Less well reported is another 50th anniversary, this time in Spain. Back in 1958 Caposa Company, in one of the barrios of old Barcelona, produced Spain’s very first pressure sensitive label, using the invention made famous by Stanton Avery 20 years earlier. Caposa’s founder, who rejoiced in the good old Catalan name of Josep Maria Puigbò Soler, noticed this new idea when visiting a trade show in Germany, and after his death his son took up this product in the family firm, converting the company’s existing machinery to make PS labelstock.
In those early days there was no locally produced labelstock, and import licences, foreign exchange, and even distance telephone calls were all hard to come by. It is said that the pioneers among Spanish label converters used to fill up the trunks of their cars with Catalan ham and other local delicacies, then drive to Perpignan, just over the border in France, to barter for a few rolls of pressure sensitive material. The drive home was via the mountain roads, hoping not to meet the Guardia Civil on the way.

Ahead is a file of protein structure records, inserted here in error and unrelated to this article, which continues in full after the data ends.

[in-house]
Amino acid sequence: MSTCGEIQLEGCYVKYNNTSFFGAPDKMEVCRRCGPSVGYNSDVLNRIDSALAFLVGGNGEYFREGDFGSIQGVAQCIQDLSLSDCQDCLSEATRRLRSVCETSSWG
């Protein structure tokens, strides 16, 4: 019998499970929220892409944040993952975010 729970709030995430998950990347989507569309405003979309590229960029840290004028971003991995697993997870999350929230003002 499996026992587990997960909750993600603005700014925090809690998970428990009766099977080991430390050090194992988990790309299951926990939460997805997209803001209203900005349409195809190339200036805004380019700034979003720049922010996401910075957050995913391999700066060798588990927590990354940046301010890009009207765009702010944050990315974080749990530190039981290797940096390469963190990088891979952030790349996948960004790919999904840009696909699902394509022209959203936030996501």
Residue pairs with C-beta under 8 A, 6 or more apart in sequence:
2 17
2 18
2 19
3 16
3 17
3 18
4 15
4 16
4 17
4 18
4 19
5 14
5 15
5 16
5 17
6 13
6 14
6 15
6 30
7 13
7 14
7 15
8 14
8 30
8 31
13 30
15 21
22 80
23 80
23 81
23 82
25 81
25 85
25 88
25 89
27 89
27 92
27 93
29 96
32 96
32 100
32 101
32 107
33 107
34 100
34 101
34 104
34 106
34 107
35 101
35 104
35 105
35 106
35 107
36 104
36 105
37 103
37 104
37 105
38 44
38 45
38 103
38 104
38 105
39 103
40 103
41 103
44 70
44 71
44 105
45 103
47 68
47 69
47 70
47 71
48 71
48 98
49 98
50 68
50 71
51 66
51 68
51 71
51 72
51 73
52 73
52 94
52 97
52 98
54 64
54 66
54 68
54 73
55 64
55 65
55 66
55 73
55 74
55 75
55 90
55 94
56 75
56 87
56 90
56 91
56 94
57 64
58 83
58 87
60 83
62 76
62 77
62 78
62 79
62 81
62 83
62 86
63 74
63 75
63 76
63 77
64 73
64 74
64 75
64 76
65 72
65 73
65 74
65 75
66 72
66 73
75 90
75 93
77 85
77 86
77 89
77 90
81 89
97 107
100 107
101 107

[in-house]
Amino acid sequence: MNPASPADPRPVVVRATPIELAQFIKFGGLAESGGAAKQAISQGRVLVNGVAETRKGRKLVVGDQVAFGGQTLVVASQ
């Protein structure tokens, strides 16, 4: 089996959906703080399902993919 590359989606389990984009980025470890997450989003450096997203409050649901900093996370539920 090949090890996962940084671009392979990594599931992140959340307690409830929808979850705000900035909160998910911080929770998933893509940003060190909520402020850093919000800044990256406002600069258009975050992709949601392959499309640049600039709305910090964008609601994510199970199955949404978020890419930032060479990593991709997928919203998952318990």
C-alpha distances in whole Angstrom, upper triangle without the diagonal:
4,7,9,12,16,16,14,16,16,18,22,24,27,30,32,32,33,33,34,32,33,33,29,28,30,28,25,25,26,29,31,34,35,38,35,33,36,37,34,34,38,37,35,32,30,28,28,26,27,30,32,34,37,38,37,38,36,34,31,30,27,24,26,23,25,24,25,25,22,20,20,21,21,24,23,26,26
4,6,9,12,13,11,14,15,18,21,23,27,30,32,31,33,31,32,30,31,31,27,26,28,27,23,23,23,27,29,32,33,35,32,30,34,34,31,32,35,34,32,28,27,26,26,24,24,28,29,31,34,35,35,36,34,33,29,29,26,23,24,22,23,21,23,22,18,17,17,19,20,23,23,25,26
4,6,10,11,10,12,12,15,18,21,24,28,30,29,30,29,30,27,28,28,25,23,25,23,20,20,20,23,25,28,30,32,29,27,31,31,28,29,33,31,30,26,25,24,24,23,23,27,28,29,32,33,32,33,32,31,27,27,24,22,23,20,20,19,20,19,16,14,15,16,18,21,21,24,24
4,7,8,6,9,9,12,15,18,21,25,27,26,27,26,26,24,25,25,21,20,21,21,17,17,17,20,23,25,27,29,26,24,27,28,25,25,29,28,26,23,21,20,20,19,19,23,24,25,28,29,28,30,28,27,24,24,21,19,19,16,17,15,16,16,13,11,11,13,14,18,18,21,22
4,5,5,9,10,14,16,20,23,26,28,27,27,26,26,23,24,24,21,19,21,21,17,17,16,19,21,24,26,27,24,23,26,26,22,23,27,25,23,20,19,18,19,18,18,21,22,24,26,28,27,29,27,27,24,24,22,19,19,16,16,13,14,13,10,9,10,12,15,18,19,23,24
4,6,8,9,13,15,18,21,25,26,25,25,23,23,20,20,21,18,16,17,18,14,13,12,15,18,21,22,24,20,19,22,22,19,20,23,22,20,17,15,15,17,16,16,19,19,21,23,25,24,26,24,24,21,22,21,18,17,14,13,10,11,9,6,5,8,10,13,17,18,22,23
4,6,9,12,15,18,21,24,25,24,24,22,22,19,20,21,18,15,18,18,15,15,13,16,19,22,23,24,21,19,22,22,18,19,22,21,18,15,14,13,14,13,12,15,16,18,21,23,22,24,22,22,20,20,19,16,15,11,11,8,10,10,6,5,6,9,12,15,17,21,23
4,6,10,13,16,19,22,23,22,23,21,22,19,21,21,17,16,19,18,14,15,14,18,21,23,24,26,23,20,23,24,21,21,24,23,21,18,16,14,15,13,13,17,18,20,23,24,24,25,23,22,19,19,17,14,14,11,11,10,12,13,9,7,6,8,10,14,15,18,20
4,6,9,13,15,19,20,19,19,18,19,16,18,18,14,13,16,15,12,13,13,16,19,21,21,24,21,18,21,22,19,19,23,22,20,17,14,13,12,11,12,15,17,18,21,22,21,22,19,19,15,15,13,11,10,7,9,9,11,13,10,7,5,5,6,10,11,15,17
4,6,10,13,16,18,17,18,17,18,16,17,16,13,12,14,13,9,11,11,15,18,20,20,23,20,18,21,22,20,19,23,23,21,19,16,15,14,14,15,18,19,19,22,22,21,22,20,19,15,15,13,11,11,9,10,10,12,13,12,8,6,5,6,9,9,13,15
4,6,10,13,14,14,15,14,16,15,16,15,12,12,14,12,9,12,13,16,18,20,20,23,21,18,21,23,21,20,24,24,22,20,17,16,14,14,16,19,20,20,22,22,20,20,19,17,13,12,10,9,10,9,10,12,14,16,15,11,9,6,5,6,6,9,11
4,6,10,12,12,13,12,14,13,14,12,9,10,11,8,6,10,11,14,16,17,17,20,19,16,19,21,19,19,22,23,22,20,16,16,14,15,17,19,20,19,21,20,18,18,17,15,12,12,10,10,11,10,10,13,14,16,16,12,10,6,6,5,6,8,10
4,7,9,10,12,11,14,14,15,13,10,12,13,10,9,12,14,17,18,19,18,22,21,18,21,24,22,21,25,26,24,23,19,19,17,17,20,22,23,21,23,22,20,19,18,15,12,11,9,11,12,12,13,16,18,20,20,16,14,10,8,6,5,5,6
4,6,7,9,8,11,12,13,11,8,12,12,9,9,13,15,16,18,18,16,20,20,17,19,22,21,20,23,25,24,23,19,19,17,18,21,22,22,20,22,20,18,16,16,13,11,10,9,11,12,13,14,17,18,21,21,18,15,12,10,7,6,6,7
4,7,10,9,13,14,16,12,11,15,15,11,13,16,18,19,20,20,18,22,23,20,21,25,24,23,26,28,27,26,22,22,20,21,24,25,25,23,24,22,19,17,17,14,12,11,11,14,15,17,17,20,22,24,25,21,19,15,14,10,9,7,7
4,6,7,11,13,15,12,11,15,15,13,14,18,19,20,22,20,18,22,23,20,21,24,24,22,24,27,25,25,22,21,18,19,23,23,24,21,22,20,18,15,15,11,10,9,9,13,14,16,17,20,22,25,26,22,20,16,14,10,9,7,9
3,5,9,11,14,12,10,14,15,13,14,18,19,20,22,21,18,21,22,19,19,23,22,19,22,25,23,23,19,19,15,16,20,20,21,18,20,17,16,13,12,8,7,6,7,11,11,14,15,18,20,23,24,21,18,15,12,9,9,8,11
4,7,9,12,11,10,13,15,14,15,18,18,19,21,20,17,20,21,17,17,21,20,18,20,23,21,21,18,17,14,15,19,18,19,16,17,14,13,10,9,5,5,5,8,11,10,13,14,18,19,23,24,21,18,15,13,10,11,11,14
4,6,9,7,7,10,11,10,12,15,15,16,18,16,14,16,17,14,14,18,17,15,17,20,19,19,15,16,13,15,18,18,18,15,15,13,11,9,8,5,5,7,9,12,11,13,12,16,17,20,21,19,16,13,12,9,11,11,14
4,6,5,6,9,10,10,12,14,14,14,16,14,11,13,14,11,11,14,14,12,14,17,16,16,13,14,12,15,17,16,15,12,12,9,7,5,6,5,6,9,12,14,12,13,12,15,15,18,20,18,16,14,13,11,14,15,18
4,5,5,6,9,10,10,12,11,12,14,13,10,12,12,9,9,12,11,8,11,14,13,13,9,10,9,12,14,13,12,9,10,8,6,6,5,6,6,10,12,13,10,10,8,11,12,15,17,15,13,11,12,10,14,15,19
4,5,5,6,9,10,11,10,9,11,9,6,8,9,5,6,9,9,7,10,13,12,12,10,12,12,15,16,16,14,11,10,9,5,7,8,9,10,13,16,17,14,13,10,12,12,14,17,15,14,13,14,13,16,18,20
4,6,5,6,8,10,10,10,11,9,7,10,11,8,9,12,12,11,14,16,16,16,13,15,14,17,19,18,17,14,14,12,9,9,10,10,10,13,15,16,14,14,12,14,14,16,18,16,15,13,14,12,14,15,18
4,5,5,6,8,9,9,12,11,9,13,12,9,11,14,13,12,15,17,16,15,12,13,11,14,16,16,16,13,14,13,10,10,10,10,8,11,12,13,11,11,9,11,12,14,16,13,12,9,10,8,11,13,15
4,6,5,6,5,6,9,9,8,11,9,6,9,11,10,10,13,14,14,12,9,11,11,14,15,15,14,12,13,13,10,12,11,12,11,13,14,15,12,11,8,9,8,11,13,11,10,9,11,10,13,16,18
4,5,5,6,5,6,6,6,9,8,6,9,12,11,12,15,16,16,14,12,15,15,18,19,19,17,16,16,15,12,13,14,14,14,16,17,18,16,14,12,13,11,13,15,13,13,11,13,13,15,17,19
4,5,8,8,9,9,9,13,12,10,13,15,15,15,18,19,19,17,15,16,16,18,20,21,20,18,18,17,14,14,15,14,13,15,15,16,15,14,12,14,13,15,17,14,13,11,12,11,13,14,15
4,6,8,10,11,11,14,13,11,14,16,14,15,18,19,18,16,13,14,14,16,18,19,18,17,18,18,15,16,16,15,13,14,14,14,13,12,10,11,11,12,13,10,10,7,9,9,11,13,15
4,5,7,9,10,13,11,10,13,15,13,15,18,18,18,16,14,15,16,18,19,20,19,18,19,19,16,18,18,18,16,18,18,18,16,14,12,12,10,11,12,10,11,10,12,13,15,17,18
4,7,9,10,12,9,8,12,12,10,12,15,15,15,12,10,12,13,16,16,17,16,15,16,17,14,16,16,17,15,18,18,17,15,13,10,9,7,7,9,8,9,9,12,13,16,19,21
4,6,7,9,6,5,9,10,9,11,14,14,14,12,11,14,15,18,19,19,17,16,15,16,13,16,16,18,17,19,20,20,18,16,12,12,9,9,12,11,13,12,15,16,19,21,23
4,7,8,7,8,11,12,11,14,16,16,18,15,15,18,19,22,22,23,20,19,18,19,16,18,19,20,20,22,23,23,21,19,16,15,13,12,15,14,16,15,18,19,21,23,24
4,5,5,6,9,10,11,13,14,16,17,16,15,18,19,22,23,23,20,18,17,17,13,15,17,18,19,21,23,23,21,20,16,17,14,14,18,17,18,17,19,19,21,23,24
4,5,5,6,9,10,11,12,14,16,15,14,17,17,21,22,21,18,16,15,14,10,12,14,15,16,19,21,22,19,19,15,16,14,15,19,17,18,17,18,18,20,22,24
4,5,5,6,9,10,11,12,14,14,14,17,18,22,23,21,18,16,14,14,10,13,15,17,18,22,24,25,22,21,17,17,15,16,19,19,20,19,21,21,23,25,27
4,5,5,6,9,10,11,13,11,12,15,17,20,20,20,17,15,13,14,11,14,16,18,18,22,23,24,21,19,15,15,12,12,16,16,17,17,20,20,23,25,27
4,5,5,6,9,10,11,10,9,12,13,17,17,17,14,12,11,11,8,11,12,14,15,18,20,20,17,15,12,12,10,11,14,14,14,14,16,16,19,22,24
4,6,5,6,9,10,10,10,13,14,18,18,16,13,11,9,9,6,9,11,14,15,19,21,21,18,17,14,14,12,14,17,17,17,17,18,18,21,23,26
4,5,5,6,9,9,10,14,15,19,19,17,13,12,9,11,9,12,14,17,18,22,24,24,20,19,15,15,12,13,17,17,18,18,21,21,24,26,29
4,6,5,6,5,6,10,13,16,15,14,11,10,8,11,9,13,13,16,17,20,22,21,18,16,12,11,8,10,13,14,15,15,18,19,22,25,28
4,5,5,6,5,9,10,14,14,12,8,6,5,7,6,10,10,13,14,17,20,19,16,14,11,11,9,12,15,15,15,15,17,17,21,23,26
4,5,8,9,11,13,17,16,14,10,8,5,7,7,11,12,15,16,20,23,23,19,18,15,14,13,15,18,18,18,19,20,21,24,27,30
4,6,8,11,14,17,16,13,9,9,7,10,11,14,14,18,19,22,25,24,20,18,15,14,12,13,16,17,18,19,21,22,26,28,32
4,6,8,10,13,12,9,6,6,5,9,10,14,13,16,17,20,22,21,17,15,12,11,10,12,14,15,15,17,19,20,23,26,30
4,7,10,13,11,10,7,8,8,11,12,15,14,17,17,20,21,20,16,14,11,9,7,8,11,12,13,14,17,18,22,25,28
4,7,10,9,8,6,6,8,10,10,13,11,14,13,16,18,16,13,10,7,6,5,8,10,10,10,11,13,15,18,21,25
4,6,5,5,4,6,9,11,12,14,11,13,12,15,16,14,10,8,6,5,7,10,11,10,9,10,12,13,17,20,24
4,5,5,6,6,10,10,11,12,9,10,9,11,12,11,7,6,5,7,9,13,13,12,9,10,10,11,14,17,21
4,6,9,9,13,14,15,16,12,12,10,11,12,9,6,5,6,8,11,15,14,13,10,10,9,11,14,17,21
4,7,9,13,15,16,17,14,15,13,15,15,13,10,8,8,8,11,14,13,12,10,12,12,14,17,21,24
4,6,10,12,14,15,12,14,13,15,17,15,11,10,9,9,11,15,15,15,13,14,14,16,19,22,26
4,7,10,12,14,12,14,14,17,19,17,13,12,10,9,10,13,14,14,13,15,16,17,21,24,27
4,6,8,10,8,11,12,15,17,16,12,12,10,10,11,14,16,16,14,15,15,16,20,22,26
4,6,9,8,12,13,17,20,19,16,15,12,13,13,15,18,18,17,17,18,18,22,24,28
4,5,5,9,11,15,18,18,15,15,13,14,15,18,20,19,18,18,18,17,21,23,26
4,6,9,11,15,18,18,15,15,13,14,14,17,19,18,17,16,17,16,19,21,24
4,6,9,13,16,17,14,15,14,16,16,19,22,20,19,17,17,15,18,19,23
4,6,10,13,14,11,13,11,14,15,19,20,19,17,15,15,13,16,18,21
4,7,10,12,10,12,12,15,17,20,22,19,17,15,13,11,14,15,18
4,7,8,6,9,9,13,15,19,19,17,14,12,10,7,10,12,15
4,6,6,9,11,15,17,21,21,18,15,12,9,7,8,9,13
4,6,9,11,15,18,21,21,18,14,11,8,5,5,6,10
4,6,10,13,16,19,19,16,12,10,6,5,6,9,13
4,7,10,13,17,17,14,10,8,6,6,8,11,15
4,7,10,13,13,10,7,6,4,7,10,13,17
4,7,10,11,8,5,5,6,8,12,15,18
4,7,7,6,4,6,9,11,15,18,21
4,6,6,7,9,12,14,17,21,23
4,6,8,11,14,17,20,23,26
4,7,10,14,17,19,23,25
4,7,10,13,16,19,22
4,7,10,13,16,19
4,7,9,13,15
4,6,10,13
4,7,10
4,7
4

Today with the euro, email and the free movement of goods and people, the 1950s seem a world away, and for business purposes the Pyrenees no longer exist. Spain’s 420 label companies convert around 400 million square meters (four billion square feet) of PS material yearly, and the country’s leading converters like Sinel (part of the Caposa Group) and Germark rank with the top producers in Europe.